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Stanford tops Oklahoma St to take NCAA women's tennis title

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TULSA, Okla. (AP) Stanford's Taylor Davidson fought off a match point for 3-6, 7-5, 7-5 victory over Oklahoma State's Vladica Babic that gave the Cardinal a 4-3 win and their 18th NCAA women's tennis championship on Tuesday.

Babic won the first set 6-3 and had match point at 5-4 in the second, but Davidson rallied for the title-clinching win, the team's first since 2013.

''They always feel really good,'' said Stanford coach Lele Forood, who won her eighth title. ''Very satisfying. They gave us almost more than we could handle, obviously, today. It was an incredible match, it was very back and forth, there were up and downs, it was amazing.''

After Viktoriya Lushkova beat Stanford's Caroline Doyle 4-6, 6-4, 6-1 in No. 3 singles, No. 12 Oklahoma State (29-5) led the team competition 3-1. But the No. 15 Cardinal (20-5) came back and won the next two matches.

Caroline Lampl and Melissa Lord won their Nos. 5 and 6 singles matches after each lost the first set for Oklahoma State, setting up the Davidson-Babic No. 2 singles match as the one to decide the title.

''I was down 4-1, 5-2, I think there was actually a match point against me at one point,'' Davidson said. ''Honestly, I wasn't thinking, `I need to come back and win this match,' I was thinking, `Stay on the court, maybe (No. 1 singles player Carol Zhao) can split sets,' because I know how nice it is to not have as much pressure on your shoulders and play under a more relaxed environment. `Just stay on the court.'''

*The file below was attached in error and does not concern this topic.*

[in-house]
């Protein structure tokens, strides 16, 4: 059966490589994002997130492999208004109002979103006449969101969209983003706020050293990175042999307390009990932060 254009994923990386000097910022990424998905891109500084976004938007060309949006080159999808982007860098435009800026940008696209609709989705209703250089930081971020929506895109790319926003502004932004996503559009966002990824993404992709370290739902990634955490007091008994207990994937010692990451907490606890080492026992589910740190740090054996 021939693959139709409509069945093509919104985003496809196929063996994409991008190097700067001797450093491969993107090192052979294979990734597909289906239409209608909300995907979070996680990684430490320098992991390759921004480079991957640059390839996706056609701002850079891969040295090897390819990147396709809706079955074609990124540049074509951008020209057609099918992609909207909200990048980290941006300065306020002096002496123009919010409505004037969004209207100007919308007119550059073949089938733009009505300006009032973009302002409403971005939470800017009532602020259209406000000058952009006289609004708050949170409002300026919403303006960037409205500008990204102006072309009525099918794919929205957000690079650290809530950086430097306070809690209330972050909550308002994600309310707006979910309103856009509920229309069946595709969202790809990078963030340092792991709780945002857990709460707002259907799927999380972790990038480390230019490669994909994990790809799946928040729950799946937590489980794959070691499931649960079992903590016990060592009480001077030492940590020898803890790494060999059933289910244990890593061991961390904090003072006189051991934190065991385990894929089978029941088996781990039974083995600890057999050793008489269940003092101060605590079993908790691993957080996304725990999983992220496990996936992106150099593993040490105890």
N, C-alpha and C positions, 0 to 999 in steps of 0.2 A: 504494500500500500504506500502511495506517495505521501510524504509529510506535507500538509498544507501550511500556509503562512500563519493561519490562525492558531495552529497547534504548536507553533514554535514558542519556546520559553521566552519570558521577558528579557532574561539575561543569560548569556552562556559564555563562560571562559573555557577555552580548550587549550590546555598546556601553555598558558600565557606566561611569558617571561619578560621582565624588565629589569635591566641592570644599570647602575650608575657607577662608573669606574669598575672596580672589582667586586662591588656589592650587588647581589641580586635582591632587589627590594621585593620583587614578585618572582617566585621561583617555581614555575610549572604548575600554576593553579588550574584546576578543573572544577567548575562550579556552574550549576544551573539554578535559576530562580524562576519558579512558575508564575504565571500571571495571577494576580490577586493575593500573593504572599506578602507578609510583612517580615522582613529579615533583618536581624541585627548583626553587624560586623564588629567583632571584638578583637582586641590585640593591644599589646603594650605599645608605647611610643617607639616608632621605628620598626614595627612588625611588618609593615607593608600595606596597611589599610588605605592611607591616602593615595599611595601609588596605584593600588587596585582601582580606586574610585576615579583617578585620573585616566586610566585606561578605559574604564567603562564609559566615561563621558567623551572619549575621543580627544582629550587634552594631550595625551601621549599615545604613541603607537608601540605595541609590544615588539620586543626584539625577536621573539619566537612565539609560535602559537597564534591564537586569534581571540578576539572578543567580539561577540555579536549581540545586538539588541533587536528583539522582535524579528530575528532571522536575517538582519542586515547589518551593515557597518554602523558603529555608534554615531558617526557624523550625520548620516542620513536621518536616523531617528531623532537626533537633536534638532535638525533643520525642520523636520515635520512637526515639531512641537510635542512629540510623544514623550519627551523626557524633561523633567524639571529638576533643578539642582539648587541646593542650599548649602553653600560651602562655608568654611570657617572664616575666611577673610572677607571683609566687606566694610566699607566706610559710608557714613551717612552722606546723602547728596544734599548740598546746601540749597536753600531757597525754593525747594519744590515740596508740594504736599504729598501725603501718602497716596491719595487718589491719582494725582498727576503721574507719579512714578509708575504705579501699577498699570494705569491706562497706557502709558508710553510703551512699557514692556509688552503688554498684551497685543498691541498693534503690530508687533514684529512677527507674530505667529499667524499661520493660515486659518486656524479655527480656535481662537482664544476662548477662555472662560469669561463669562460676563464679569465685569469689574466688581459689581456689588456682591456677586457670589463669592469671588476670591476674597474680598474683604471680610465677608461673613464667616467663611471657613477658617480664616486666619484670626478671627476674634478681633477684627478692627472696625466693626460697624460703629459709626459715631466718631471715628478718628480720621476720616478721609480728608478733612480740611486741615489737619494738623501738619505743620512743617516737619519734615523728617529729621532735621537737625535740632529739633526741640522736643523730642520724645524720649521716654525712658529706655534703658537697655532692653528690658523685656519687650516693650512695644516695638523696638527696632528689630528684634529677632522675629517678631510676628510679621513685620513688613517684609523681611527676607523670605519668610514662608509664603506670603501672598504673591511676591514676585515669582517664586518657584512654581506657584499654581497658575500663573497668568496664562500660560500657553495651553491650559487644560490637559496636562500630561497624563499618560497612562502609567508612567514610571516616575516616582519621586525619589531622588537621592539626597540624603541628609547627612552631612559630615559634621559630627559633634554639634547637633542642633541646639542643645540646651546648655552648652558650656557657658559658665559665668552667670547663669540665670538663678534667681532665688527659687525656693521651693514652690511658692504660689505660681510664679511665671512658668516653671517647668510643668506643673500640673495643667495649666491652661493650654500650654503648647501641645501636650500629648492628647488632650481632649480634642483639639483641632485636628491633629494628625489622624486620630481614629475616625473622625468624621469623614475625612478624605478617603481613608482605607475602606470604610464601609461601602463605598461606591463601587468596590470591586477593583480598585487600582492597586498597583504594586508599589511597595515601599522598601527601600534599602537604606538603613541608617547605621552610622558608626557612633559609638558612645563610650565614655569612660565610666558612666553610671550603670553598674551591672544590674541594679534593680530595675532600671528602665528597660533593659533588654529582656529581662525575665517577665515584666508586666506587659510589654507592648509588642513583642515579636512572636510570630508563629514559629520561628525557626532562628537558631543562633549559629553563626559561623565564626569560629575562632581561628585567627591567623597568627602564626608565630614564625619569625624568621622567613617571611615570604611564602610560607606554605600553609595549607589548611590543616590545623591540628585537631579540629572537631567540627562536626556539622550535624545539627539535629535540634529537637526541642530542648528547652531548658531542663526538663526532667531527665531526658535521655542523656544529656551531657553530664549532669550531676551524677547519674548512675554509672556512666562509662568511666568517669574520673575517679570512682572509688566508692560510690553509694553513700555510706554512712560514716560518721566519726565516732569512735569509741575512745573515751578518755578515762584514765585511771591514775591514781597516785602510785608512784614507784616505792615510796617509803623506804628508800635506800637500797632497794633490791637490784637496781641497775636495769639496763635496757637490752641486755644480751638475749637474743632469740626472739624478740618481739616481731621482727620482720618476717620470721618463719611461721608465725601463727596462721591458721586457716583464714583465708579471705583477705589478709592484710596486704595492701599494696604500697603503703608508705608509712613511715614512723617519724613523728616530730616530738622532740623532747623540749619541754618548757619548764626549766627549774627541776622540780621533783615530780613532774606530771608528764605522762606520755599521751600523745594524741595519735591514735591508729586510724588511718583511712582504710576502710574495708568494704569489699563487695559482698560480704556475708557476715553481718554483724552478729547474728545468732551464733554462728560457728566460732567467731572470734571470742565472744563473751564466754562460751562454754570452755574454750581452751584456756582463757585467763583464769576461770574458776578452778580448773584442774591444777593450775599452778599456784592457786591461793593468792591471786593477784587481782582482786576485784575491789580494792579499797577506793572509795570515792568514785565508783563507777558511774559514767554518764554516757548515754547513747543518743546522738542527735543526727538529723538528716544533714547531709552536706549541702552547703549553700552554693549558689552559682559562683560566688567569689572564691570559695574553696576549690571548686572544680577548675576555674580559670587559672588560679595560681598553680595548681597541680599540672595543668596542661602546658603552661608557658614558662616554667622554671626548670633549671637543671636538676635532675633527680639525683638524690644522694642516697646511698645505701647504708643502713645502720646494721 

Davidson did, and with the momentum on her side, went up 5-2 in the third set, but just as it became clear that their match was going to decide the championship, Babic fought back to tie it 5-5 before Davidson won the final two points.

''I kind of had a feeling it was down to me,'' Davidson said. ''And I had a pretty big lead, I was up 5-2, she was making errors, and then I started cramping a little bit, things didn't feel as good. I knew that if I could just stay in the match, make her hit a lot of balls, that I was tougher than her, but at that point, there's just so much pressure on both players, you don't know what's going to happen.''

Oklahoma State, which had never previously advanced beyond the Sweet 16, was attempting to win its first national championship in any women's sport.

The Cowgirls had a huge contingent of fans in attendance that cheered them loudly throughout the match.

''What a day,'' coach Chris Young said. ''For Oklahoma State to be in this position, in Tulsa, to have so many (fans) come support us, just means so much to us. We're not supposed to be here. But we fought as hard as we possibly could, these girls gave me everything they had, and I think there's two champions out here today.''

It was the first NCAA women's championship match that did not feature any top-10 seeds.